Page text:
The value of wisdom (Ecclesiastes 2:12-16)

Of course, it’s better to be wise than foolish. We do well to slow down, take some time out, reflect, and consider what we are on about. But at the end of the day, does it really change anything? I’ve accumulated three degrees, some diplomas, and a few certificates. They’re collecting dust somewhere in the basement. If we invest everything in the accumulation of wisdom, but forget to live live, and forget that life will come to an end, then we prove ourselves to be foolish. The wise person begins with the end in mind.

The pursuit of happiness (Ecclesiastes 2:1-11)

I read recently that the key to finding happiness is to stop seeking happiness. Is this right? Why is happiness so important to us? And why is it so fleeting and short-lived? Why does it seem like we are just chasing after the wind?

The burden of life. (Ecclesiastes 1:12-18)

These are difficult days. Locked down, isolated, fearful, confused. Sickness, death, unemployment, recession. What is happening? Ecclesiastes describes a heavy burden that God has laid on people. Yet far from being a reason for despair—this is the foundation of hope. Nothing has escaped our sovereign Lord. We can turn to him in our need.

What are you working for? (Ecclesiastes 1:3-11)

So much of our lives are spent working. We toil day after day after day. Why do we do it? What do we hope to gain? Ecclesiastes 1:3-11 asks us to consider what we are working for?

The search for meaning (Ecclesiastes 1:1-2)

This pandemic, and the demands to stay at home, are placing many stresses on us. It’s also created unique opportunities. We get to hit pause on some of the things that have highjacked our lives, stolen our time, and drained our bank accounts. We get to slow down a little and think.

Let me encourage you to make the most of the moment. Such a time might never come again—most likely never will. So stop and smell the roses. Pause and consider the questions of meaning and purpose and life and death and faith and hope and love. Embark on a quest for meaning. See if you can discover a reason, a purpose, a worthwhile destination. Ask questions of God: “Are you there?” “Do you care?” “Can I know you?” “Can you please make yourself known to me?”

I recommend doing some exploration of the Bible. Grab hold of a modern translation, open to one of the four Gospels—Matthew, Mark, Luke, John—and ask questions of Jesus. Explore the Scriptures, do a bit of soul searching, but don’t make it theoretical. Ask the what and the so what.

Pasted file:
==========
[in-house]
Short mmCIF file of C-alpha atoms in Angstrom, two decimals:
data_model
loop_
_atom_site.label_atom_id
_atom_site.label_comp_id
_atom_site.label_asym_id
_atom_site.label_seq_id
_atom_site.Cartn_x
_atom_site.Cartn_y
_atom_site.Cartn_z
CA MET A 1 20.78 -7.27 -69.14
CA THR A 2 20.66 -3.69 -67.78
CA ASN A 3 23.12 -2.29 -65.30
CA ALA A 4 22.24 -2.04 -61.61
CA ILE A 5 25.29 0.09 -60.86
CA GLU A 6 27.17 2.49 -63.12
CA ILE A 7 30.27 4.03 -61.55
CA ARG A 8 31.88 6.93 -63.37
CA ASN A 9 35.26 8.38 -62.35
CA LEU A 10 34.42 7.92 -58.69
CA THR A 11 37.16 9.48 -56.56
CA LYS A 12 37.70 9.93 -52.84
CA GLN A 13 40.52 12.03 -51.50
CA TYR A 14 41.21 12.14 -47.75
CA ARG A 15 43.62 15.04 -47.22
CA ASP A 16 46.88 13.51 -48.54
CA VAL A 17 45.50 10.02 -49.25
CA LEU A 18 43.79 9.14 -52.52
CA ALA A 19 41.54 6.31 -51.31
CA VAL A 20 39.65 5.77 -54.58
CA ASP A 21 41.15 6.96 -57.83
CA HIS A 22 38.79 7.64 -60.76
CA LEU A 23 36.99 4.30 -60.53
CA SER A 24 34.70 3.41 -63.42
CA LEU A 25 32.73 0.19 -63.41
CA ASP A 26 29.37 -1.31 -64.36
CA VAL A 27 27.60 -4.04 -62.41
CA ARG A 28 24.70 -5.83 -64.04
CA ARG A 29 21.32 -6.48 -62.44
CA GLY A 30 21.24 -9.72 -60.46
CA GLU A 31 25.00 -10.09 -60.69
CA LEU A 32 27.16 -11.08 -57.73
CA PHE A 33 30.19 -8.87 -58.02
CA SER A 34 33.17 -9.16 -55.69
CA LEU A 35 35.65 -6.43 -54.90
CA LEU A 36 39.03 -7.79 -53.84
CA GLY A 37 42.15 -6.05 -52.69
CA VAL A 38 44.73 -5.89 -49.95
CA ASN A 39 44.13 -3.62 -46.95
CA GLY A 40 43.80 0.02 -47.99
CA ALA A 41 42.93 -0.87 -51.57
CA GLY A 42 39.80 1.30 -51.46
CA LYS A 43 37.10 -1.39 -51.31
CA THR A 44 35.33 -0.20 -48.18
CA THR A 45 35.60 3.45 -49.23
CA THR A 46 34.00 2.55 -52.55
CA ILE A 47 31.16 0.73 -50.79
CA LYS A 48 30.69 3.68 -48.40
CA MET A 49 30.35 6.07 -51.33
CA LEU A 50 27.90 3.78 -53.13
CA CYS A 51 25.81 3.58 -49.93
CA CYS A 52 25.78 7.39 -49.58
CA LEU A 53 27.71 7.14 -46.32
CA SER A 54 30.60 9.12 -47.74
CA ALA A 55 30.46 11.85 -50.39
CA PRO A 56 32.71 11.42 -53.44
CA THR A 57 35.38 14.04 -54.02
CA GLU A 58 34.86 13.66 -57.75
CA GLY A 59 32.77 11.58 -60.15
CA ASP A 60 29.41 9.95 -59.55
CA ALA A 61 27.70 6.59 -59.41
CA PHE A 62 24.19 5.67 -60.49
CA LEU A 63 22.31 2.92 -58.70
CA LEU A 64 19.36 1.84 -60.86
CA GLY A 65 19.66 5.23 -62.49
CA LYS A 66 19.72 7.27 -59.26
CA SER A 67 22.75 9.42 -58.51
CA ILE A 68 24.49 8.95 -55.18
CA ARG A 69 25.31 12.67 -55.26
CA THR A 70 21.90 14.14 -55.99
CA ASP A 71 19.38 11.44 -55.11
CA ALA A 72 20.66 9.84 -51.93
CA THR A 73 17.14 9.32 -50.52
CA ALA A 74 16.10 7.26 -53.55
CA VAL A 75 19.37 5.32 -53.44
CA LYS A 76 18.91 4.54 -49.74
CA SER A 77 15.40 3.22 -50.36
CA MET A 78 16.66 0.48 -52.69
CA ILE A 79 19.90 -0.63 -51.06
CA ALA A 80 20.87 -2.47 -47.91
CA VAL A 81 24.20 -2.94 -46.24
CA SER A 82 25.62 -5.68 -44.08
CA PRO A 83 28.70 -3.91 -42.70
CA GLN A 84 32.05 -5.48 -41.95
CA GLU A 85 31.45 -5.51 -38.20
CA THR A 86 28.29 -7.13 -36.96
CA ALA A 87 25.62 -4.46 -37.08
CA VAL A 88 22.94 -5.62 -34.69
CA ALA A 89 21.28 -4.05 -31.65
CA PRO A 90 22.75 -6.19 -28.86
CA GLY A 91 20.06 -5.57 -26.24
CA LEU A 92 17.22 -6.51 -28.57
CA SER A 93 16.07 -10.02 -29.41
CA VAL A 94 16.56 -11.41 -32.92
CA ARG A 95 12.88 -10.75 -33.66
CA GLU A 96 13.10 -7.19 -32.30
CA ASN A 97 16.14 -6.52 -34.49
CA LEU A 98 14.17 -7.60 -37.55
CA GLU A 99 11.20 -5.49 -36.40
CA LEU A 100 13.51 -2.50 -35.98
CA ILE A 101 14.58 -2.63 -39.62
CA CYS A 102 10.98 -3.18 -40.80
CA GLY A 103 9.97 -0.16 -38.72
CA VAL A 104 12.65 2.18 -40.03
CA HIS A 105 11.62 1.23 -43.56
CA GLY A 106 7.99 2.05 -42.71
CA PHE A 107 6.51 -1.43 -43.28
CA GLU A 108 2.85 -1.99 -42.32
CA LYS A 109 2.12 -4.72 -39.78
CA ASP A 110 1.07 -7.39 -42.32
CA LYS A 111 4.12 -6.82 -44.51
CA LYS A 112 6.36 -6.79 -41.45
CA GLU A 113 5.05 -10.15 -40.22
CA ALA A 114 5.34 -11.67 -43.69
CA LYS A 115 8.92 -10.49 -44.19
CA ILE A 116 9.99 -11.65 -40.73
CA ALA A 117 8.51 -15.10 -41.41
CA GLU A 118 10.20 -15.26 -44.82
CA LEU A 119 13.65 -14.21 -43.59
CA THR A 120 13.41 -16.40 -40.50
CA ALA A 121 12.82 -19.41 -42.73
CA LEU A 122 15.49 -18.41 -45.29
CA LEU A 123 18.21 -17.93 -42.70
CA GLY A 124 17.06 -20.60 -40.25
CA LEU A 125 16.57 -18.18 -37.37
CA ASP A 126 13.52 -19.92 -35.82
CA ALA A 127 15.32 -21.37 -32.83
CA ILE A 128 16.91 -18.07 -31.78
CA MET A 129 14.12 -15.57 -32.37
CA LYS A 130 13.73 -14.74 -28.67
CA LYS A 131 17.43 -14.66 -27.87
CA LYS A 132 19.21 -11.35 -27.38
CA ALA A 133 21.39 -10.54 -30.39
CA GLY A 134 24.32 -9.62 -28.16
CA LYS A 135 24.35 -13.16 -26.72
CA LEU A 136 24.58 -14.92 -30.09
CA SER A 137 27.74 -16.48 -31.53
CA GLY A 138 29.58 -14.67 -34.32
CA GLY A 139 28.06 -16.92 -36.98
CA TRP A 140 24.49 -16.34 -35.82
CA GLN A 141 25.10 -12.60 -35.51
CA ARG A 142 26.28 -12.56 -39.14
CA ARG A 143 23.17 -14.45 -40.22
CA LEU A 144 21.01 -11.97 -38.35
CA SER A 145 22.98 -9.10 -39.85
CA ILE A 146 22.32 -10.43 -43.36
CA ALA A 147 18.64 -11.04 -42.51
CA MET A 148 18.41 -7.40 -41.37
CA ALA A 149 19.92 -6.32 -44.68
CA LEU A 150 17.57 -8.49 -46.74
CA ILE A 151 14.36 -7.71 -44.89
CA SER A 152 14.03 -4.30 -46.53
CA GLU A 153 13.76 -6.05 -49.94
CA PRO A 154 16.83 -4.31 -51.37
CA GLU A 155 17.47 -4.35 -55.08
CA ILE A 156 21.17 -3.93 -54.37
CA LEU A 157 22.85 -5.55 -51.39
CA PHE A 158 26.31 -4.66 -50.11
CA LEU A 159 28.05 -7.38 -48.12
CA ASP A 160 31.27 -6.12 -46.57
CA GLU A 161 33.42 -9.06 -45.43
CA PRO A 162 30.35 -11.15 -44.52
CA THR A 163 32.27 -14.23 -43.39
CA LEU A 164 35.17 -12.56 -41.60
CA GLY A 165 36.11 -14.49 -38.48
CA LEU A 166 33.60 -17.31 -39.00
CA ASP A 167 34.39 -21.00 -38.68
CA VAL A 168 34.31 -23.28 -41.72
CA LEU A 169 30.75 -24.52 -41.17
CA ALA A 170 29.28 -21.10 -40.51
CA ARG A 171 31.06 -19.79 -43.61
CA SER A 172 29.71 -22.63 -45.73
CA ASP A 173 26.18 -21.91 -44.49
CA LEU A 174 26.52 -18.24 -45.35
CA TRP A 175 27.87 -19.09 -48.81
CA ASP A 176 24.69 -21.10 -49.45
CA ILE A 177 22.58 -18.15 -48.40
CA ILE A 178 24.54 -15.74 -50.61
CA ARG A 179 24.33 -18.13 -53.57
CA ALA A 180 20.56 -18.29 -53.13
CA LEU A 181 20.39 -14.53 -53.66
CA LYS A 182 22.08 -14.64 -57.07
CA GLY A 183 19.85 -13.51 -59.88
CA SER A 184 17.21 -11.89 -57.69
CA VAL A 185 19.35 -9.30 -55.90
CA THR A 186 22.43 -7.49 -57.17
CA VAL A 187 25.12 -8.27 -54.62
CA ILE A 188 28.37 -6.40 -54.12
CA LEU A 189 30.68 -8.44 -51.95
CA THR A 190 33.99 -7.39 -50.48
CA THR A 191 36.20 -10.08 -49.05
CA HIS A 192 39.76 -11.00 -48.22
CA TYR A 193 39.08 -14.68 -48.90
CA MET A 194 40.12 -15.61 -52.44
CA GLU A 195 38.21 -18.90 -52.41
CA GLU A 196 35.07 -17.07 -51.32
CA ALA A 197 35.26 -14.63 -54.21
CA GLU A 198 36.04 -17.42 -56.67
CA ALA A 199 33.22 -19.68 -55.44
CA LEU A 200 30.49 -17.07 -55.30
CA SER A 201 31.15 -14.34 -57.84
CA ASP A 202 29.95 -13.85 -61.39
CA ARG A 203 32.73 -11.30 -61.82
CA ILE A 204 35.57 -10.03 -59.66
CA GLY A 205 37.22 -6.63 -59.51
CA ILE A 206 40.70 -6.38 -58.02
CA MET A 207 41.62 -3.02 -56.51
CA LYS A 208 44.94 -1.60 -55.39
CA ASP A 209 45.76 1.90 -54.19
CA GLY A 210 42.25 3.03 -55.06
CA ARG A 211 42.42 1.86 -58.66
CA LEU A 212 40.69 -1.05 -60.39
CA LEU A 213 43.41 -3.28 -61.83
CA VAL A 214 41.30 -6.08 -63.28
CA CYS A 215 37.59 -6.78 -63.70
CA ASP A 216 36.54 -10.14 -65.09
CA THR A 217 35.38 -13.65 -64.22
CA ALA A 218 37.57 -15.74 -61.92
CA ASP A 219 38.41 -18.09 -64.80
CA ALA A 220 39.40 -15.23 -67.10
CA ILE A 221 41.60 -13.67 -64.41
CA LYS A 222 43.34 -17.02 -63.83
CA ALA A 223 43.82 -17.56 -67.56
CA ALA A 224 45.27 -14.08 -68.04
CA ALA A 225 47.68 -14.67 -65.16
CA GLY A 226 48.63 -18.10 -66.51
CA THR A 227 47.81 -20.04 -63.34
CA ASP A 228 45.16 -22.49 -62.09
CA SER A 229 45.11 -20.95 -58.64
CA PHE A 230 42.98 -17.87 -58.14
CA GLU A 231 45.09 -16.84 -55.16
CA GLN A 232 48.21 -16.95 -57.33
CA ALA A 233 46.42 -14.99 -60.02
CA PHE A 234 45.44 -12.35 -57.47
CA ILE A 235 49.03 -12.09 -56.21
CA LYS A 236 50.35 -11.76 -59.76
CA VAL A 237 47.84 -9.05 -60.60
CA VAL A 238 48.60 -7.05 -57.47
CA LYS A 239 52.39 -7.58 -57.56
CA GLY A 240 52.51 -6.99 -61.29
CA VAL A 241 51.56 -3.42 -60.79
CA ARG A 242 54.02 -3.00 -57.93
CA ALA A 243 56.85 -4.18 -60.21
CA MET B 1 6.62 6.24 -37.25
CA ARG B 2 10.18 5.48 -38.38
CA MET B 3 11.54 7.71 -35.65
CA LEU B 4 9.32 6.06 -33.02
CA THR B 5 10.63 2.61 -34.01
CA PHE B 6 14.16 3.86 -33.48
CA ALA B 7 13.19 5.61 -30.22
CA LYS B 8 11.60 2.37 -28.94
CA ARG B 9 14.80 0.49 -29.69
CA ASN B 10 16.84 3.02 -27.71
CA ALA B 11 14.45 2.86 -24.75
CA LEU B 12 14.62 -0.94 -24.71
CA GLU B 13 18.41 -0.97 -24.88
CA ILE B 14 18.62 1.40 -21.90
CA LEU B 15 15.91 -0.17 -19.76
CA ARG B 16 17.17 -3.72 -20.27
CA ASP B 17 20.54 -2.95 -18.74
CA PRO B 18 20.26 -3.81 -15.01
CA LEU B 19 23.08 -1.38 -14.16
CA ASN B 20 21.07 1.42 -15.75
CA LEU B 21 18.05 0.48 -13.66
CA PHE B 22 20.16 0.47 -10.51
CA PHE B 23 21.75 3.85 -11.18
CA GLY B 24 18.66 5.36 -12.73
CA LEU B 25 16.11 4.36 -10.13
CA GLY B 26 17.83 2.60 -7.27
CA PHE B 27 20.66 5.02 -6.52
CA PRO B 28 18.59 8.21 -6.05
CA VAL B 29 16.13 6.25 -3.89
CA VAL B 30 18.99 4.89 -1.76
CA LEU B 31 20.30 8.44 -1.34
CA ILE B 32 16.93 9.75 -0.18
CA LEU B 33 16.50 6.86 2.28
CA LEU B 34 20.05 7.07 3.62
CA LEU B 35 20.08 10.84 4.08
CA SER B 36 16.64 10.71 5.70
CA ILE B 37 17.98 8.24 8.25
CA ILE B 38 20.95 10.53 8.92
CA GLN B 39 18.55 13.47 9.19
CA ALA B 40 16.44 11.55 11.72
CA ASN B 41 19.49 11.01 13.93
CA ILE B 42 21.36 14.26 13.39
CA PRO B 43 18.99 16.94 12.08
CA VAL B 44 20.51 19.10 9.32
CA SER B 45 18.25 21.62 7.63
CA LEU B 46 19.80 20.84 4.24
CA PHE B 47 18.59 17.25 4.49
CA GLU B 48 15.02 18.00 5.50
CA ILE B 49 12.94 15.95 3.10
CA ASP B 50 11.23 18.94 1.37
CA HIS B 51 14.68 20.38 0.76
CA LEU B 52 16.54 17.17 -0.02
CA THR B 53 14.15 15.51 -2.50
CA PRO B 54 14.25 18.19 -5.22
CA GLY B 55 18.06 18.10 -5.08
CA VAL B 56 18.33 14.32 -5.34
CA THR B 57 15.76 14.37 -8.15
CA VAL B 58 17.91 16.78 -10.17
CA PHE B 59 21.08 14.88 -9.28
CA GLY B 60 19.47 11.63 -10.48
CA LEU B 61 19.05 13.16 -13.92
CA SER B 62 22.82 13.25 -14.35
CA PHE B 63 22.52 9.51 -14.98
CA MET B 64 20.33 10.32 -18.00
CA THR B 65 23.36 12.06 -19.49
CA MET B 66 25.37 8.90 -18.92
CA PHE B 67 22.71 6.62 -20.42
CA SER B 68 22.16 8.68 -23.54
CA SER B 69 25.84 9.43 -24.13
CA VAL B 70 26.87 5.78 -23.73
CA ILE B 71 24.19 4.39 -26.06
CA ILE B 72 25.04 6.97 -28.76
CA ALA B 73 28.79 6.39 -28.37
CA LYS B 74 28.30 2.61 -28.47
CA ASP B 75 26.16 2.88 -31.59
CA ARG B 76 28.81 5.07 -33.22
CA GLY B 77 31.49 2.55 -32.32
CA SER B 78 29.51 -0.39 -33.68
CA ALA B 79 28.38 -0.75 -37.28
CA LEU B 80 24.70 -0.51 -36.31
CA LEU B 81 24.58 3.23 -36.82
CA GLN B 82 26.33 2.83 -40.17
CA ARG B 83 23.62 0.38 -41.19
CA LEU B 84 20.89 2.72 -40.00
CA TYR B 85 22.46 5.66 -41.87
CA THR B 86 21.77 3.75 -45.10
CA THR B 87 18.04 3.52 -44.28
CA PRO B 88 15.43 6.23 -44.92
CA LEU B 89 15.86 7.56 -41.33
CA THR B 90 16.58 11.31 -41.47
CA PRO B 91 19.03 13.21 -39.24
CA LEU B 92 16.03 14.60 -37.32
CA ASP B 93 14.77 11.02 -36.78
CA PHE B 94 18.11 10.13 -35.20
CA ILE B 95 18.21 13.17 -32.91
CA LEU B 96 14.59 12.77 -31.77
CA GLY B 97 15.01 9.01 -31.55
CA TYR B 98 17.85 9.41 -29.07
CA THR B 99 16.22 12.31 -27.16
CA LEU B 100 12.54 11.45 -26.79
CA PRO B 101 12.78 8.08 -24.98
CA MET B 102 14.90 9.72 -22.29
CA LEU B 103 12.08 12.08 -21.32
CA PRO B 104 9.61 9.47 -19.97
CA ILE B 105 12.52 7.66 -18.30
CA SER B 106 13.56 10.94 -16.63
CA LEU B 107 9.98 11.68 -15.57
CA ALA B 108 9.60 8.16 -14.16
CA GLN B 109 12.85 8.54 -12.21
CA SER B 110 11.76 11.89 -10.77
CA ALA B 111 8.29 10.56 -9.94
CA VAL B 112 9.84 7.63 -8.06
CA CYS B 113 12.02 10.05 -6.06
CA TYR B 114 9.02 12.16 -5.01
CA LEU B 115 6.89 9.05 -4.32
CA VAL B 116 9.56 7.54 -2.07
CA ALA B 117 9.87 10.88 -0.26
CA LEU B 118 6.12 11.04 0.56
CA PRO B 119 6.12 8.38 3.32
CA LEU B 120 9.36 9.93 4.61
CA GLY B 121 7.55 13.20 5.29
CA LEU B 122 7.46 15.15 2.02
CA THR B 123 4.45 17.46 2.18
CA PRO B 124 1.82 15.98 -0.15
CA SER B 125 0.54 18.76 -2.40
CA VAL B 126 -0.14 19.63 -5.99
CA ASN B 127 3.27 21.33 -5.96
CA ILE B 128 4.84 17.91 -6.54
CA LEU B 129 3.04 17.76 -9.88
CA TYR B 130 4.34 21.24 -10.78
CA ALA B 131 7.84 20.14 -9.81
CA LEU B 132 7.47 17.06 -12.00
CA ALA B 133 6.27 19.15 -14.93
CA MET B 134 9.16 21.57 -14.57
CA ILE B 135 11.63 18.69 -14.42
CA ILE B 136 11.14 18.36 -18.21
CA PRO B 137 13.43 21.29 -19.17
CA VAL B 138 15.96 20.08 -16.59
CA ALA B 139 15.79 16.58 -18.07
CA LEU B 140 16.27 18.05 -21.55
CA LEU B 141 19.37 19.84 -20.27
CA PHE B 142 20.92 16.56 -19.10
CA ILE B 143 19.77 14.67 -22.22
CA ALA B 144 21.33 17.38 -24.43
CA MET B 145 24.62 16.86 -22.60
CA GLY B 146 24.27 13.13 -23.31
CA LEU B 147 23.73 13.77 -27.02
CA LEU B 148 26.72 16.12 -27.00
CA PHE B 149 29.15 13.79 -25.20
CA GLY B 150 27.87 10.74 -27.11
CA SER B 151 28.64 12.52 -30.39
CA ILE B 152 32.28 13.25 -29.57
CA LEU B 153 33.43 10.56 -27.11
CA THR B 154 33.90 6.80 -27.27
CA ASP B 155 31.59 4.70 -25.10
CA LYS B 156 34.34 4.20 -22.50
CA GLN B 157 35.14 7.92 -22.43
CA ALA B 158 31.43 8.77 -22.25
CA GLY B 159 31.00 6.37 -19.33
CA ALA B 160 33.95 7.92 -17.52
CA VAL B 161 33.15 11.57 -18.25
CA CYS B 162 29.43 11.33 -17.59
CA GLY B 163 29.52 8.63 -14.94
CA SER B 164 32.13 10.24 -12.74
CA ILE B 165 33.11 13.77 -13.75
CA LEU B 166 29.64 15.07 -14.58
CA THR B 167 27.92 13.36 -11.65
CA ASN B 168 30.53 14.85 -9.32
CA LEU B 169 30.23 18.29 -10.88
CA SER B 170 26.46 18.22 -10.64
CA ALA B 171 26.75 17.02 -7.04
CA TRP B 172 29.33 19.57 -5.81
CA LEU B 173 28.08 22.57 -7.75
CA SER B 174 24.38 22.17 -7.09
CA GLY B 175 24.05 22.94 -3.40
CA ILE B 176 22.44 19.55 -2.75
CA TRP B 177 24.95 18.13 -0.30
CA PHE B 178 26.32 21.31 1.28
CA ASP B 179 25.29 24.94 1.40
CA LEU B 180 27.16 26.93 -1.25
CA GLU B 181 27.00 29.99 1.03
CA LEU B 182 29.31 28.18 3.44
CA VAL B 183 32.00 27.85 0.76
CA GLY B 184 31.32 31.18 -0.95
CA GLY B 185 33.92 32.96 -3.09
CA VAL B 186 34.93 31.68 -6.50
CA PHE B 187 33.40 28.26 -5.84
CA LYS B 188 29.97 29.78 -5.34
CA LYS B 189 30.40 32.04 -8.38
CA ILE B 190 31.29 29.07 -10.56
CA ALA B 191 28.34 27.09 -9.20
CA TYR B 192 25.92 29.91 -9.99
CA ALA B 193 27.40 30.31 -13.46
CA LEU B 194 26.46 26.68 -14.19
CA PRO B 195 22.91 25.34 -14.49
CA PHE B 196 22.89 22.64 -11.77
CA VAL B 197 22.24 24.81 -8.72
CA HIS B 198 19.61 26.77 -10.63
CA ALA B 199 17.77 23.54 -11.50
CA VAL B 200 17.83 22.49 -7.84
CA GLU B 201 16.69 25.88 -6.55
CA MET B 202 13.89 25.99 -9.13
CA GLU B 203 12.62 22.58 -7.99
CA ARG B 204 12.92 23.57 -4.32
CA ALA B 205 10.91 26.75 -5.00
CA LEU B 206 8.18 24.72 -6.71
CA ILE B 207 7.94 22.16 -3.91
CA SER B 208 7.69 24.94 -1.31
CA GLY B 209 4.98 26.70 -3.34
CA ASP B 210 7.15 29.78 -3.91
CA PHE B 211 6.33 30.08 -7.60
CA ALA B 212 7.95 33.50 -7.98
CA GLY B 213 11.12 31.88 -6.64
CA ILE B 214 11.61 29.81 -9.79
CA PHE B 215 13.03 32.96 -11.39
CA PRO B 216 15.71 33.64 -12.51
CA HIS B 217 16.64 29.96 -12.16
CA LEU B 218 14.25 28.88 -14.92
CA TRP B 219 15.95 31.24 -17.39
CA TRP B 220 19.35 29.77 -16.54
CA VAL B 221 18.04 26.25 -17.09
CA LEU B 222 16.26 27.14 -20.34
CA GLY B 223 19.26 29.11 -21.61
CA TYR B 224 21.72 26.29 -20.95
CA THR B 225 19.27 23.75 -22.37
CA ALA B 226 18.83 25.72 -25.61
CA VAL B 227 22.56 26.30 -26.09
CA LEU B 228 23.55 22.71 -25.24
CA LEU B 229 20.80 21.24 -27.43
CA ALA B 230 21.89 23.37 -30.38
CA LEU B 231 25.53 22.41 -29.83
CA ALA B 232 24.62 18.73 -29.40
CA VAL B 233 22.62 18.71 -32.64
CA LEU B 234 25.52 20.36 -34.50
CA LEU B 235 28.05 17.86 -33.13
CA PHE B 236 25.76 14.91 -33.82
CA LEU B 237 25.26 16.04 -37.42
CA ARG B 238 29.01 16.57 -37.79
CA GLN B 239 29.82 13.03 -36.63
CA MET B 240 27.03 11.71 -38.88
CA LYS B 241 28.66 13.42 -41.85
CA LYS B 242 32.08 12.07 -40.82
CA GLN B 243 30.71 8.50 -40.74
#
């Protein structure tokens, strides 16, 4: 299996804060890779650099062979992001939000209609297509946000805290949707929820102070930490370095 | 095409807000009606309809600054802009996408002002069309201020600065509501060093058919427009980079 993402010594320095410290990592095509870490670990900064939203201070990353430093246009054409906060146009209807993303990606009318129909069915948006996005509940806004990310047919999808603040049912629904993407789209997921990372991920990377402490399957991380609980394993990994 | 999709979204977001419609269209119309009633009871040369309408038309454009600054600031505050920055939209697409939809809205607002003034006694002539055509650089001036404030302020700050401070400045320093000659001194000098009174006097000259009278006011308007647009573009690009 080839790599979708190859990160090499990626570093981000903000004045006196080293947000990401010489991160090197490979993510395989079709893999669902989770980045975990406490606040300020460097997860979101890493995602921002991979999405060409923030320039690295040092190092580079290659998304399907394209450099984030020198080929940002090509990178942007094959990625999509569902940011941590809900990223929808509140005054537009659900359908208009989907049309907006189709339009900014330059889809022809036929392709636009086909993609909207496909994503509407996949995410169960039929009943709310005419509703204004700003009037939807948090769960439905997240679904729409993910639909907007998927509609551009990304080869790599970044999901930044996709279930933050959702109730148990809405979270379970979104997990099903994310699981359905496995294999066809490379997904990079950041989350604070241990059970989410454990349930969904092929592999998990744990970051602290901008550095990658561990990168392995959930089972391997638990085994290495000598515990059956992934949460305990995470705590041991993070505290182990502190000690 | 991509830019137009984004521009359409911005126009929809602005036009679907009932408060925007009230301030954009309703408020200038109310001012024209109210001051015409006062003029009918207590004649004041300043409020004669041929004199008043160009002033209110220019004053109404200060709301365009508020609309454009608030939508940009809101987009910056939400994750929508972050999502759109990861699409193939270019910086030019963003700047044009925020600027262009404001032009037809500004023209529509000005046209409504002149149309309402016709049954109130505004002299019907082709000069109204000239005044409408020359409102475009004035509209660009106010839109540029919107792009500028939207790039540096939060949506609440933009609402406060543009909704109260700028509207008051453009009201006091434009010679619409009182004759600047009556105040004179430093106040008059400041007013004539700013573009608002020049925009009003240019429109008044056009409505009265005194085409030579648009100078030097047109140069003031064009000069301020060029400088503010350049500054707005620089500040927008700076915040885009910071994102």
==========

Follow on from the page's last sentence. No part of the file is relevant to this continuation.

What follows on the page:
There is a book in the Bible that examines the big questions of existence, purpose and meaning. It doesn’t provide all the answers, but it sure asks good questions. Taken together with the rest of the Bible, and especially the message of Jesus, it is a word for the season. I’d love to help you get into this unusual part of the Bible, so most days I will be posting a brief video (between 3 and 9 minutes) that exposes this book, explores the matters it raises, and connects with life now.

I invite you to join me in exploring Ecclesiastes together. You can do this on your own or together with others in your household. You might want to watch a video, read over the words in Ecclesiastes, talk together, pray about things… whatever you want really. Feel free to point others to the videos (currently stored on the Salt Church website), share on Facebook, email a friend, use for coffee chats, or ask a friend to check out Ecclesiastes with you.

My hope is that this will be a blessing to you.

The house of mourning

It is better to go to a house of mourning
    than to go to a house of feasting,
for death is the destiny of everyone;
    the living should take this to heart.
(Ecclesiastes 7:2 NIV)

The horrors of the COVID-19 pandemic have plastered our screens with death, day after day after day. We watch death tolls rising in the virus epicentres. We follow, in fear and relief, the flattening of the curve in our midst. Everything has changed. And yet nothing has changed. We all face death and the coronavirus is inescapably confronting us with this harsh reality.



Separation saves lives

33 At noon, darkness came over the whole land until three in the afternoon. 34 And at three in the afternoon Jesus cried out in a loud voice, “Eloi, Eloi, lema sabachthani?” (which means “My God, my God, why have you forsaken me?”)

(Mark 15:33-34, NIV)

During this time of social distancing, lock downs, and quarantines, it’s worth reflecting on how critical separation is proving for the saving of lives. The first Good Friday was the ultimate separation to save lives for eternity.